The digital intelligence quotient (DQ) of Filipino youth is lower than the global average, according to the 2018 DQ Impact Report, released by Globe Telecom, in partnership with the DQ Institute, an international think tank.
The initial results of the 2018 DQ World study, a first in the Philippines that was presented to the World Economic Forum in Davos, Switzerland last February 2018. The study measures the digital intelligence quotient (DQ) of Filipino youth through pilot surveys in public schools around the country. It serves as a benchmark to nurture and improve the digital intelligence of the nation. Globe worked closely with the Department of Education (DepEd) to roll out the survey in 12 Global Filipino Schools (GFS).
The PH 2018 DQ study showed that the country’s screen time management score stands at 96 lower than the global average of 100. The score is the first step in determining the country index, representing one of eight areas of digital citizenship education that Filipino students must complete in order to determine the Philippines DQ index. The screen time score measures how children age 8-12 manage one’s screen time, multi-tasking, participation in online games and using social media with self-control. A score of 100-115 means children are more responsible and has moderated use of the internet. A score below 85 means children can be potentially exposed to one or more cyber-risks or exhibiting unhealthy habits of digital usage. The aspiration is to have a screen time management score of above 115 which means children can be considered as relatively disciplined users of digital media and technology.
Aside from screen time management, the other areas of digital citizenship education to complete the country’s DQ index include digital citizen identity, privacy management, critical thinking, digital footprints, digital empathy, cyber security management and cyber-bullying management. Since the Filipino students’ screen time management is lower than average, it is recommended that students learn about safe digital use before they own any mobile device or actively engage in digital media.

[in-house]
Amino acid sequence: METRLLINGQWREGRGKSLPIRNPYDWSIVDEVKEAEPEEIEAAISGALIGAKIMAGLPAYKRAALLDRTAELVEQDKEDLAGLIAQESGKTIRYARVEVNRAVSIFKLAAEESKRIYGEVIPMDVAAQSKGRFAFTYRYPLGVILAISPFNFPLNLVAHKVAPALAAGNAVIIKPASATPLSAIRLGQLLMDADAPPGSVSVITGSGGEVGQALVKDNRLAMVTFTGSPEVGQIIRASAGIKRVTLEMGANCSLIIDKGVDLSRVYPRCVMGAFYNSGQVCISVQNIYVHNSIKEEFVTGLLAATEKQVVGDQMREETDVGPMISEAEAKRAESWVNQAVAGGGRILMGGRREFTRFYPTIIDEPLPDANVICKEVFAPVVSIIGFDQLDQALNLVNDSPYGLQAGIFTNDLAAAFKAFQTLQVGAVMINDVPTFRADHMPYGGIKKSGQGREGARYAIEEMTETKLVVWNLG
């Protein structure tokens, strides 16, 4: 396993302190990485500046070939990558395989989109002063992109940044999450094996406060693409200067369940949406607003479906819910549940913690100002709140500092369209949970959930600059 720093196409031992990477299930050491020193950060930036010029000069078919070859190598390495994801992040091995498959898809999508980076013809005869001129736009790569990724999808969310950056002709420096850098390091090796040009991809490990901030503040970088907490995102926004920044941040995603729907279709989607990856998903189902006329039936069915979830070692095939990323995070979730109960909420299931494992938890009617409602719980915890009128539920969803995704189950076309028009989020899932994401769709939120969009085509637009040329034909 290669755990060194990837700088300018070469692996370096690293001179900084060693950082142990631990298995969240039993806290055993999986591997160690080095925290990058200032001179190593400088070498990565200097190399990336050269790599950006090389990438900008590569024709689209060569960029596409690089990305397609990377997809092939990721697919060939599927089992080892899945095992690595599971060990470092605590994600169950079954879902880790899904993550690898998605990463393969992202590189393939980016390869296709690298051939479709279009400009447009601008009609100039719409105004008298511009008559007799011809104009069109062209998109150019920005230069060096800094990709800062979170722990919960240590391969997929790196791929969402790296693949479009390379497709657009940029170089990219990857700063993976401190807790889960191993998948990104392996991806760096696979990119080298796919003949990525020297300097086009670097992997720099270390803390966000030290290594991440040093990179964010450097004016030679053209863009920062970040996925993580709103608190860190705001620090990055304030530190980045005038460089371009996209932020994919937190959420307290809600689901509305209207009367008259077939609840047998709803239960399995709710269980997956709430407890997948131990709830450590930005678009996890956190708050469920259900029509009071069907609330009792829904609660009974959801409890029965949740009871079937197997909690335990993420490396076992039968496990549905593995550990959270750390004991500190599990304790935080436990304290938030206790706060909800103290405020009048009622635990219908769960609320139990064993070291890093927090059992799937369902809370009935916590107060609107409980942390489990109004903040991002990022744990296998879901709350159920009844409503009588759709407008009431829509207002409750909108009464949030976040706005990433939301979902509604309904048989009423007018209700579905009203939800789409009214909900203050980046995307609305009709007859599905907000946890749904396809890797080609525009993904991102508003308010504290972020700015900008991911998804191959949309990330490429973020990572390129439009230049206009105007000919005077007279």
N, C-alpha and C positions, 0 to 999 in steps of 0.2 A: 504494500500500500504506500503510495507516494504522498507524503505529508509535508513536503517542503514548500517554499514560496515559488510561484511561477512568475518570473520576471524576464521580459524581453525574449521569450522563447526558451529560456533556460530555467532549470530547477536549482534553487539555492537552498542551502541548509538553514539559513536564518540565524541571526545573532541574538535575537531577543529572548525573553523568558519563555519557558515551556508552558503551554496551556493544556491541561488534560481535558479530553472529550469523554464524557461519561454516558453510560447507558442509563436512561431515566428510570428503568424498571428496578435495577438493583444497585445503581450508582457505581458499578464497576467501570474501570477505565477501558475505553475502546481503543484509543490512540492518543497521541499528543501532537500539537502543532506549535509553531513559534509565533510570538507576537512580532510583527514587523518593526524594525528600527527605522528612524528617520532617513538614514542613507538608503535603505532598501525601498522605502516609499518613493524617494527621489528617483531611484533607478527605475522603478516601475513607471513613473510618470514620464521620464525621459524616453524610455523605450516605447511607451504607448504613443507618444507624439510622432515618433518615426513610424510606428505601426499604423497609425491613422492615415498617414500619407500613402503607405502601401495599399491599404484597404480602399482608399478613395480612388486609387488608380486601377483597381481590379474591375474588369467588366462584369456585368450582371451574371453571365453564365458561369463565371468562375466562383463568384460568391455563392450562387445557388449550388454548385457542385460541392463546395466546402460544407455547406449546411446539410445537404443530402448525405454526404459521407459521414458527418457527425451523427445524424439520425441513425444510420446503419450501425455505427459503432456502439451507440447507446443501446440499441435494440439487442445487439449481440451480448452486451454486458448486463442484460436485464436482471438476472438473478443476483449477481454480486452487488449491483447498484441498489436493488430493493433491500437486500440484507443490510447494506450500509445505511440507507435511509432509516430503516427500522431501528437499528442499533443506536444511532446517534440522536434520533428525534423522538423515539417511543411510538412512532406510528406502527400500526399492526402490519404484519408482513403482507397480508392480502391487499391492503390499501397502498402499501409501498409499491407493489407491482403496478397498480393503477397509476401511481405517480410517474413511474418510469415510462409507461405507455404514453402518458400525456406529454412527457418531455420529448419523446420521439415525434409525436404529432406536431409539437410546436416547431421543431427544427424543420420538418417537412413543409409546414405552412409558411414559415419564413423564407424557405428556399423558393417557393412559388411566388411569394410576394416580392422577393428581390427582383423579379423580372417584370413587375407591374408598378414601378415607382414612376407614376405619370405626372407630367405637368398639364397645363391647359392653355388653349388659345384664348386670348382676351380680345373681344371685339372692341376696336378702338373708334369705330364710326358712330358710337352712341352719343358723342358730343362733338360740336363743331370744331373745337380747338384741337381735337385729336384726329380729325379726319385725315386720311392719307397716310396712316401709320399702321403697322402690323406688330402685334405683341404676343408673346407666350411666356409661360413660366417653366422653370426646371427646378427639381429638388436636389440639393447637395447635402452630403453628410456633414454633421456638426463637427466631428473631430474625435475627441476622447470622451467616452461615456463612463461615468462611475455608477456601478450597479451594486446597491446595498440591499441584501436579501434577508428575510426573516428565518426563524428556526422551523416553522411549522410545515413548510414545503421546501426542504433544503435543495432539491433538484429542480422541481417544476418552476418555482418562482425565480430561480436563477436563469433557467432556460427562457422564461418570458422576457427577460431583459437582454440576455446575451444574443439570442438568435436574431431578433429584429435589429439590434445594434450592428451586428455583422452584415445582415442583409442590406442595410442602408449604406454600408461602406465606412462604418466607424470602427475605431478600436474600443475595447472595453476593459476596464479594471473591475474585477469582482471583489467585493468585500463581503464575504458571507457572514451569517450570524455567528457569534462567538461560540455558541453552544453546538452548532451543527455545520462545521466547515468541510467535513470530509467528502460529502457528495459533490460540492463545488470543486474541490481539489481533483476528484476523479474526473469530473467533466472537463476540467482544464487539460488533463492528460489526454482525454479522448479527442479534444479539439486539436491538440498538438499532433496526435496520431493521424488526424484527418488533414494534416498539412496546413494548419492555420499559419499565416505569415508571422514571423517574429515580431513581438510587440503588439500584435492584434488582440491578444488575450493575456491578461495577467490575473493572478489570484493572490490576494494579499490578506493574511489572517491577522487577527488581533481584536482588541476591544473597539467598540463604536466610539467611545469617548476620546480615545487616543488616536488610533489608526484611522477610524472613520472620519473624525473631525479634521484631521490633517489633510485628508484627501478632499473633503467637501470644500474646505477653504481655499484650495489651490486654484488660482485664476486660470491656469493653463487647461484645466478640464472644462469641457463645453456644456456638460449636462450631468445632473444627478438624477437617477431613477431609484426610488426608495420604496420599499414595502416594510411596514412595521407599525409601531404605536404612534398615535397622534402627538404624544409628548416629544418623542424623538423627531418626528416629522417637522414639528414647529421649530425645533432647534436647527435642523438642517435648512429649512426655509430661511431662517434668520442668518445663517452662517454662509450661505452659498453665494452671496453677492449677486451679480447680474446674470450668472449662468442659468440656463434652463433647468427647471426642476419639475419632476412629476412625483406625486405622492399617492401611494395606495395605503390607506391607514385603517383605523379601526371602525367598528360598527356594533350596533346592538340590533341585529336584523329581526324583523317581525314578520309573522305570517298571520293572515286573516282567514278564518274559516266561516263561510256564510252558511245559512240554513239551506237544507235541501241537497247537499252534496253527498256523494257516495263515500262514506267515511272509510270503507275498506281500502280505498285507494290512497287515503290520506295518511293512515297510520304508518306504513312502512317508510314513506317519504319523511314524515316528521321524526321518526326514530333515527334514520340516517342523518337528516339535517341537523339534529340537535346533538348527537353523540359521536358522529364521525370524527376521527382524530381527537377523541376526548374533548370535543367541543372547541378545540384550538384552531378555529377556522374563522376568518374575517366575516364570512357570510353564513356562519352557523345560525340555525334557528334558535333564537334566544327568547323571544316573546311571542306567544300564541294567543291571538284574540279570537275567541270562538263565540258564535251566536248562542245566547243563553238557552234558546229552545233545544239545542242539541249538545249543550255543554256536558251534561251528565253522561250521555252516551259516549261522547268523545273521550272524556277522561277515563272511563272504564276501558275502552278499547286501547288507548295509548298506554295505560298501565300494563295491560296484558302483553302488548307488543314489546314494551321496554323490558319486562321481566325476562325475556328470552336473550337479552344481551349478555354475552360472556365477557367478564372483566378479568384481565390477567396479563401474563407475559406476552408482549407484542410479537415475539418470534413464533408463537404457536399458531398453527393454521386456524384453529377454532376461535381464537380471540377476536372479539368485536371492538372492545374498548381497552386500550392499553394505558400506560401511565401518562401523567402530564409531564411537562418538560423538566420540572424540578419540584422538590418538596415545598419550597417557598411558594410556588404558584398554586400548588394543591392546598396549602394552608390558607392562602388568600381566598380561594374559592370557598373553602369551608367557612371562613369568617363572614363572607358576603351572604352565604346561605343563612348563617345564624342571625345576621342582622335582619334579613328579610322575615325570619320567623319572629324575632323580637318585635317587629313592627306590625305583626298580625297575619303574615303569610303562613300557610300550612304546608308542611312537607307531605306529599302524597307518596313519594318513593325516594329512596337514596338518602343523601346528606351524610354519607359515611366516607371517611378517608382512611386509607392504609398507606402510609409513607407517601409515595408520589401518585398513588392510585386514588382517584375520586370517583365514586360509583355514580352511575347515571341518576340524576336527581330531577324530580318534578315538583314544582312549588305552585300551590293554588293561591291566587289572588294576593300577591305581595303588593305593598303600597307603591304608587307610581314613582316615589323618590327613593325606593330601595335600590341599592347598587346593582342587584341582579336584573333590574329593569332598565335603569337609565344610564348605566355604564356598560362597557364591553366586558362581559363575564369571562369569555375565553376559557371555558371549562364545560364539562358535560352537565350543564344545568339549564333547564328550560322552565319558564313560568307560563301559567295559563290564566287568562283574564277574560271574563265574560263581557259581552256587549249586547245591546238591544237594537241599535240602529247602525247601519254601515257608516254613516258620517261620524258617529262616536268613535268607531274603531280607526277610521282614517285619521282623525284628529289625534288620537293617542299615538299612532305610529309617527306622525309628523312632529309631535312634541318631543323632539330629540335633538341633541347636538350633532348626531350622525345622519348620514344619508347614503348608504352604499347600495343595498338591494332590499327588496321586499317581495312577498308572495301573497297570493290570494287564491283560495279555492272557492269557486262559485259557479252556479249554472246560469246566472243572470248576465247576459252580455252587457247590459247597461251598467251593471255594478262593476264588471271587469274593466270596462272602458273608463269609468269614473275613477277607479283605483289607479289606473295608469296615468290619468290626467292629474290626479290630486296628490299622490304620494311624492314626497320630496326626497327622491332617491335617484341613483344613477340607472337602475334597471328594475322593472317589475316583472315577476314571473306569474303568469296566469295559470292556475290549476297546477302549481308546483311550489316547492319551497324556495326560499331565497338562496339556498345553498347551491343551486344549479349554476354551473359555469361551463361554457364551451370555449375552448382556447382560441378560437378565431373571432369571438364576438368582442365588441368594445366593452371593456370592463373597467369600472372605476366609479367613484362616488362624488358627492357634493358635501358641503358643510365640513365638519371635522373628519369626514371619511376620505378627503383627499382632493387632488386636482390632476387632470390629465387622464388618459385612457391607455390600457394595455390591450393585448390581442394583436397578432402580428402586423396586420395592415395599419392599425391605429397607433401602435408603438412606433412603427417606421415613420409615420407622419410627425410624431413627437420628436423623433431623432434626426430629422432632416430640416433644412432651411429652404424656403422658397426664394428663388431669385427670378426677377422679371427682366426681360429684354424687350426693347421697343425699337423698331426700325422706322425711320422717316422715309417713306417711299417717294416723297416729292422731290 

The study also showed that the average Filipino child spends about 34 hours per week in front of digital screens for entertainment alone, 2 hours higher than the global average. About 53% of the students access the internet through their own personal mobile phones, while 41% access the internet through their family computers. Among the top activities cited are watching videos, using a search engine, playing games, listening to music and creating social media profiles.
“In building a digital nation, it is important to have a deeper understanding on the impacts of technology to Filipino youth and provide proper interventions to address these. The Globe Digital Thumbprint Program (DTP) is one of many initiatives that can help prepare the youth for more responsible use of the internet. Working with the DQ Institute and the DepED, we are hopeful that the Philippines will soon join the roster of countries with high DQ index in the future,” said Yoly Crisanto, Globe Senior Vice President for Corporate Communications.
The study further revealed that up to 73% of Filipino children are exposed to cyber-risks, including cyber-bullying, inappropriate active searches, gaming addiction, meeting strangers online, online sexual content, inappropriate adult images and inappropriate sexual talking. This is higher than the global average of 56%. Involving 3,819 primary public and private school students, the study profiled the students’ level of access to devices and the internet, types of online activities they are involved in, and their susceptibility to cyber-risks.
Aspiring to achieve the goal score, Globe expanded its two key programs, the Global Filipino Schools (GFS) and the Digital Thumbprint Program (DTP) to help build a safe support network for every Filipino child. Under the program, students and teachers are provided free training workshops on responsible digital citizenship that covers online safety and security, online etiquette and responsibility, online leadership and empowerment, and discernment to effectively identify false information from credible sources online.
DQ is defined as the sum of technical, mental and social competencies essential to digital life. It encompasses the skills and values that are needed to thrive as responsible netizens to answer the demands of the digital era. These skills empower citizens to have ethical and responsible use of technology, an attribute that marks the leaders of tomorrow.